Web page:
Subculture Soundtrack- The Road Trip

Playlist for a drive to Vermont and Montreal: been feeling a UK82/ No Future vibe lately.  I think because I feel as bleak lately, as I did when I was fifteen. I revisited some old tunes on a long drive. I’ve been thinking about how so many generations before my own have struggled with the same fears of being the final human beings to inhabit this planet. I wanted to go back and revisit the music and art of a generation of punks, the “kids of the 80’s” if you will who feared the nuclear fire next time.

The ExploitedPunk’s Not Dead.  The first Exploited record I actually heard was The Massacre.  Melanie got a copy of it when we were 14.  Her and Forrest and I scratched our shaved little heads thinking “What the fuck is this metal shit?”.  I didn’t like metal at all for a long time, based on the washed up heshers in faded Slayer shirts that would try and fight us for being “Punk Rock Faggots”.  It was funny when we tried to play the tape in Forrest’s Mother’s car and the track “Sick Bastard came on only for Forrest’s mother to ask us if Wattie was screaming “Shit Master”.  Might as well have been.

Oh yeah.  I was talking Punk’s Not Dead.  A baby punk rite of passage, at least in the 80’s and 90’s.  I don’t know anyone who liked The Exploited in earnest after they turned 18.  God this record is dumb, but it’s got its moments.  I maintain Out of Control and Dole Q got some genuine angst.  So do a few other tracks.  I Believe in Anarchy is just plain silly.  Fuck the mods is one of the more boneheaded throwaway songs ever written. I would rather listen to The Jam’s “Down in the Tube Station at Midnight” nowadays, hands down.

The ExploitedTroops of Tomorrow.  I liked this record when I was fifteen.  I traded Dan Jenkins an Alien Workshop t-shirt for a cassette version of this record and an Exploited T-Shirt.  I still think I got the better deal. I thought I was so cool. The cassette cover had a picture of Wattie playing live wearing a t-shirt of Sid Vicious wearing a swastika shirt.  Yikes.  Not cool Wattie.  I looked up the tape on discogs a while back.  It’s worth like $30 now.  I have no idea where mine went.  In tenth grade, Jamie Buckmeyer told me how she heard The Exploited toured the US with Skrewdriver back in the 80’s and we maybe shouldn’t like them anymore in case they were Nazi sympathizers.  I always kinda thought “Hitler’s In The Charts Again” was maybe an antifascist anthem, but I couldn’t make out what the fuck Wattie was saying.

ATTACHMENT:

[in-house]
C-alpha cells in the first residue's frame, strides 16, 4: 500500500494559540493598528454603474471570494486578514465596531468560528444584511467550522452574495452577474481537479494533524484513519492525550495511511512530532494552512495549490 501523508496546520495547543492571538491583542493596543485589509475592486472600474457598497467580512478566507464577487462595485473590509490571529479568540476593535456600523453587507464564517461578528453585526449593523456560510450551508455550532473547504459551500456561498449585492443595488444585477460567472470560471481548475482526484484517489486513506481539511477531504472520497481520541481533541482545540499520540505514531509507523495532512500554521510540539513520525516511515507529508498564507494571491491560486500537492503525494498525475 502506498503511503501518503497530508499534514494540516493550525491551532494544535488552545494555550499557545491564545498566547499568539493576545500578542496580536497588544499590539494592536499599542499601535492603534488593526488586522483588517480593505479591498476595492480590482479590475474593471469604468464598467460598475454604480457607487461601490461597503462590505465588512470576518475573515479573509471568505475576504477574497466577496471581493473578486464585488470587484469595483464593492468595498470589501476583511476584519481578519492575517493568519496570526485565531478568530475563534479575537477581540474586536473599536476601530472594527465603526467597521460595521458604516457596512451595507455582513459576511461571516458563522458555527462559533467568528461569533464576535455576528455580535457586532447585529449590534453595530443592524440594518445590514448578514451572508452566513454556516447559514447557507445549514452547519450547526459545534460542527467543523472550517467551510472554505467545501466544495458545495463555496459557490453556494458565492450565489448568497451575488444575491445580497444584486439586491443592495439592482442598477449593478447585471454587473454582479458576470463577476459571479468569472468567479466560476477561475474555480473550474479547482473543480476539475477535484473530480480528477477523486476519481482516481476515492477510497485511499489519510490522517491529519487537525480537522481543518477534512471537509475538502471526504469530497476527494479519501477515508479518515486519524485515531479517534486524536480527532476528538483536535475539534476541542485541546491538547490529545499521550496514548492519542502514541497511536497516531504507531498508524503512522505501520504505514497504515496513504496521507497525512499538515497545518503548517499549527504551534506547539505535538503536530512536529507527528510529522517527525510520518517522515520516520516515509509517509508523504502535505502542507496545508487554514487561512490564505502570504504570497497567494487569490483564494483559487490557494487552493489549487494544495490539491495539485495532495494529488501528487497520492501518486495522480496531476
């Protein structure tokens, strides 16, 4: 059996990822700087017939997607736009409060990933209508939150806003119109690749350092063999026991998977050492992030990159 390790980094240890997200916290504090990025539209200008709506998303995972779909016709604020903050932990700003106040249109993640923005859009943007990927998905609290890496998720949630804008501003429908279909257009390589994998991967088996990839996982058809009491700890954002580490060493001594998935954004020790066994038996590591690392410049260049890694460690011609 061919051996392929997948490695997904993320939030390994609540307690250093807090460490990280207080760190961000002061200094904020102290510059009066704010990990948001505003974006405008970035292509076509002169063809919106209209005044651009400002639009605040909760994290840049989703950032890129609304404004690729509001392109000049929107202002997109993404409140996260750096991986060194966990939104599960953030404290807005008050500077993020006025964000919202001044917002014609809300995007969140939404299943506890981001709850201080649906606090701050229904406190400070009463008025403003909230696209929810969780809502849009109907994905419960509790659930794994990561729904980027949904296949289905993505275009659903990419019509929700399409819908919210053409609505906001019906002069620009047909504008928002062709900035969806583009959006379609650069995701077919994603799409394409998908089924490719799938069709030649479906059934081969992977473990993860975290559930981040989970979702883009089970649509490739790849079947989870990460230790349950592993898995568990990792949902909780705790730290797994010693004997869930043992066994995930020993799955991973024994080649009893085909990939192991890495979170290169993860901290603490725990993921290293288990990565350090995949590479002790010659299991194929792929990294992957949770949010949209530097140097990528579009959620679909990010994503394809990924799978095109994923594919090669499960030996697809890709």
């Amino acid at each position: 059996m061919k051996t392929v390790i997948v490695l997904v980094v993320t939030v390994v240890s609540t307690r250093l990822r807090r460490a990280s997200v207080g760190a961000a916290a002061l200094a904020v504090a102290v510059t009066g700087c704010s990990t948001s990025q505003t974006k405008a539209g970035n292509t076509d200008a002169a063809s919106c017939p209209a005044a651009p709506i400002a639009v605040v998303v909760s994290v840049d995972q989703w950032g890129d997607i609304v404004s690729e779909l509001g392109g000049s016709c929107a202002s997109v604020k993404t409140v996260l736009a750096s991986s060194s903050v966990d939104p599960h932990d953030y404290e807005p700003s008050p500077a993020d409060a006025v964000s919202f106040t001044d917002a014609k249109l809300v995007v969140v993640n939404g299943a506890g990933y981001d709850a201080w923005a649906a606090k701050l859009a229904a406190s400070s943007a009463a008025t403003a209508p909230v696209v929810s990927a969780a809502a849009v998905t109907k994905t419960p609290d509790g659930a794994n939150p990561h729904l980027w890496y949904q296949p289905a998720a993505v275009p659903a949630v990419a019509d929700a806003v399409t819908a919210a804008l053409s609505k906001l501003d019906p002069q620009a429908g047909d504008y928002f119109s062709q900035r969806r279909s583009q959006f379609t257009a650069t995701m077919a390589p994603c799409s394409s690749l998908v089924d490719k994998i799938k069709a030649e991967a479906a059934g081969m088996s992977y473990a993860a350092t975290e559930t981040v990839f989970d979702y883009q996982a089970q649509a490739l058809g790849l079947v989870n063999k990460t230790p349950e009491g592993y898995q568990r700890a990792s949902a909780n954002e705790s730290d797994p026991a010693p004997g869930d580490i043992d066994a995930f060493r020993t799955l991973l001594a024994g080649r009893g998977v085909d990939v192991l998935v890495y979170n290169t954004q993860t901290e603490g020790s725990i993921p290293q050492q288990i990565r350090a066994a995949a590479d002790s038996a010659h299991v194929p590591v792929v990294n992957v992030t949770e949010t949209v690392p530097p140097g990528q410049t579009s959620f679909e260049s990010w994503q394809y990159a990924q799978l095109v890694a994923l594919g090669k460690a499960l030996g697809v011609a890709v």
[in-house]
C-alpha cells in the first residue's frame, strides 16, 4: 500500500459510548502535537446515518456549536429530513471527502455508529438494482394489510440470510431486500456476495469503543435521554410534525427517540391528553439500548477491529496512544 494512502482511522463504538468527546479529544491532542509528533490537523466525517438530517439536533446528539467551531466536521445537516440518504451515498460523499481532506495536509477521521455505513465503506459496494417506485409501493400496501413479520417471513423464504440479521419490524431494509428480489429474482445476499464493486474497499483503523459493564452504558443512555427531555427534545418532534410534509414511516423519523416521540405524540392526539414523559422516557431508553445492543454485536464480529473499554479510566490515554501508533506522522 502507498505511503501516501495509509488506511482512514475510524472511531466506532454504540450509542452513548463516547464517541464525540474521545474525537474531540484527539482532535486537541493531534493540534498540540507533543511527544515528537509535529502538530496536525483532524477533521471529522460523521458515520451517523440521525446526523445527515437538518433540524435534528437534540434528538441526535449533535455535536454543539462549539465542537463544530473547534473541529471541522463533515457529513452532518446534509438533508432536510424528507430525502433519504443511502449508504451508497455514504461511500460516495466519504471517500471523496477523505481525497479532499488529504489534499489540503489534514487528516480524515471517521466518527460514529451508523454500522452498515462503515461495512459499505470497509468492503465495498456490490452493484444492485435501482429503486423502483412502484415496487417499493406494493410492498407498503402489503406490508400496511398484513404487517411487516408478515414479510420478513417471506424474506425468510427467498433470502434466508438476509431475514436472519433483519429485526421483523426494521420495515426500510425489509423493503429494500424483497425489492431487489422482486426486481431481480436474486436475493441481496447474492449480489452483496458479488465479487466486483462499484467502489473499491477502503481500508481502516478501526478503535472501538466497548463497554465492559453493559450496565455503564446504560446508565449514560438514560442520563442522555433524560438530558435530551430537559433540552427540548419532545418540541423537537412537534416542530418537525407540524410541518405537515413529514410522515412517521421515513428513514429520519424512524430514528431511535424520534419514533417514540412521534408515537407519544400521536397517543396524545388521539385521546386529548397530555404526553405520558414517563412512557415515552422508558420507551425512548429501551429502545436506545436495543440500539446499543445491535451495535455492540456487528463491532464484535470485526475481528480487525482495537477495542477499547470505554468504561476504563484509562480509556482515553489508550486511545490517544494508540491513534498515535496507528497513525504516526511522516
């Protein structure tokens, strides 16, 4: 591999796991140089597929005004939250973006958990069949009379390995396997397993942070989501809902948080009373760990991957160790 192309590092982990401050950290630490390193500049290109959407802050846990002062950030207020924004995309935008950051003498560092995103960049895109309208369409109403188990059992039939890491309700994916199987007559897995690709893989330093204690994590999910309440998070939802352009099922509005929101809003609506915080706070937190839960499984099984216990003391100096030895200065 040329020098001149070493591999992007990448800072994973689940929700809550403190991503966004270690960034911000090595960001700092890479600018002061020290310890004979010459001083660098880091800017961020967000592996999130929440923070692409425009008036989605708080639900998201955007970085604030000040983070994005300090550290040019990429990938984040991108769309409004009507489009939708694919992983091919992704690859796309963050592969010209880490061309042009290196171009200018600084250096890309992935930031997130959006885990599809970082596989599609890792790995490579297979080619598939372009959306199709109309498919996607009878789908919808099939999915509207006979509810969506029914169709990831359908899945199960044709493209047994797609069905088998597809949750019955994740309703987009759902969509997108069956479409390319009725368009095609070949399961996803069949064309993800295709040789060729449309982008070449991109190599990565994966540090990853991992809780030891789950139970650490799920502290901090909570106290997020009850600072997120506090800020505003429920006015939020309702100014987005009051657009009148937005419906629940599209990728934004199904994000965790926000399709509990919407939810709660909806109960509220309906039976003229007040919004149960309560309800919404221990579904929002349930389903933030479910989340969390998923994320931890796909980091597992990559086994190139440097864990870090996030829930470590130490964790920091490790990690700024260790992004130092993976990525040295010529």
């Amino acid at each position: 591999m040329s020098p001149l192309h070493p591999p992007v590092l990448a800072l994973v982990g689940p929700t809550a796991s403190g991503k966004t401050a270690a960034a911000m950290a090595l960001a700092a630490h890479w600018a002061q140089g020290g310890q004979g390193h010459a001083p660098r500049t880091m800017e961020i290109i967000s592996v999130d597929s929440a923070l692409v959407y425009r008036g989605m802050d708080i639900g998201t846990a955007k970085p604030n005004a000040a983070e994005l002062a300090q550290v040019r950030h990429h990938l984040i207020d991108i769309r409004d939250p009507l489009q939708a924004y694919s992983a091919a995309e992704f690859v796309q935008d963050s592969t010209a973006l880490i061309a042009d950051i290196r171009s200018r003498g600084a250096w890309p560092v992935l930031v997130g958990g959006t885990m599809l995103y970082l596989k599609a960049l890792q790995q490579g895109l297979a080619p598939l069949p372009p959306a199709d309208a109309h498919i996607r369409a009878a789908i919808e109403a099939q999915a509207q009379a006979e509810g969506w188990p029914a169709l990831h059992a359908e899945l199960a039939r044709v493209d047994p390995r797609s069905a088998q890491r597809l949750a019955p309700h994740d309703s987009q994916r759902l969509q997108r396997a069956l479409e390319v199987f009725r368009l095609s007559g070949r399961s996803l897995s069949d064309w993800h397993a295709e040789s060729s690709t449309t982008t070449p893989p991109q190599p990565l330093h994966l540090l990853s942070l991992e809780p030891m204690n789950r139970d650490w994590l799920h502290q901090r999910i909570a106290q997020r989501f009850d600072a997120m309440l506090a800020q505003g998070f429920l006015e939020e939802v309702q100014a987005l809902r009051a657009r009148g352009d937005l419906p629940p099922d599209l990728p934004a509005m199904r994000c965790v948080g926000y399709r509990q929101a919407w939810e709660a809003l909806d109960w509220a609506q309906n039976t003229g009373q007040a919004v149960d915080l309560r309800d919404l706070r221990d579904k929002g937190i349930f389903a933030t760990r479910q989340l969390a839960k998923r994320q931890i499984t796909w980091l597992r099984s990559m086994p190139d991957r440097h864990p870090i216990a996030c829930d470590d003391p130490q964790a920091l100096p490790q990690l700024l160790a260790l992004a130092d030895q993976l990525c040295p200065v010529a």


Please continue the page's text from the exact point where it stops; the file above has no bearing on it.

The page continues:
I know now that 1. Skrewdriver never ever toured the US.  They had a hard time even playing England without getting some well-deserved ass beatings and 2. The Exploited toured the US with Agnostic Front, a skinhead band with far less reprehensible politics.  Life before you could just google anything you wanted to know was wild, and rife with misinformation, but maybe a bit more mysterious.  3.  I was about a year away from outgrowing The Exploited anyway.

The ExploitedSingles Collection.  All these songs are still pretty decent.  Dead Cities is The Exploited at their rapturous, apocalyptic best.  Romanticized hopelessness.  I still see the appeal in this song nearly 40 years after its release and 25 years after I heard it for the first time.  Rival Leaders gets you pumped for nuclear Armageddon. Computers Don’t Blunder warns of a nuclear holocaust brought on by computer error.  Nowadays I don’t know anyone who doesn’t’ immediately think of the all-seeing surveillance apparatus we willingly participate in with our smartphones and social media when we think of computers.  I still maintain Attack is such a catchy, weird punk tune from a band that just wrote a lot of the same song.

The ExploitedLet’s Start a War… (Said Maggie One Day). I never listened to this as a kid.  This record is fine. I might be able to concentrate on it more if I wasn’t driving.  This record came after The Exploited lost their classic lineup.  Only Wattie left.  I like the samples in between songs.  I like that the record is almost exclusively centered around opposition to the 1983 Falklands War. Rival Leaders got pulled off this record as a single. It’s just as fun here. The chorus of “10 9 8 7 6 5 4 3 2 1… here we go!” Gets me just as pumped for watching ICBMs raining from the sky here as it does on the singles collection.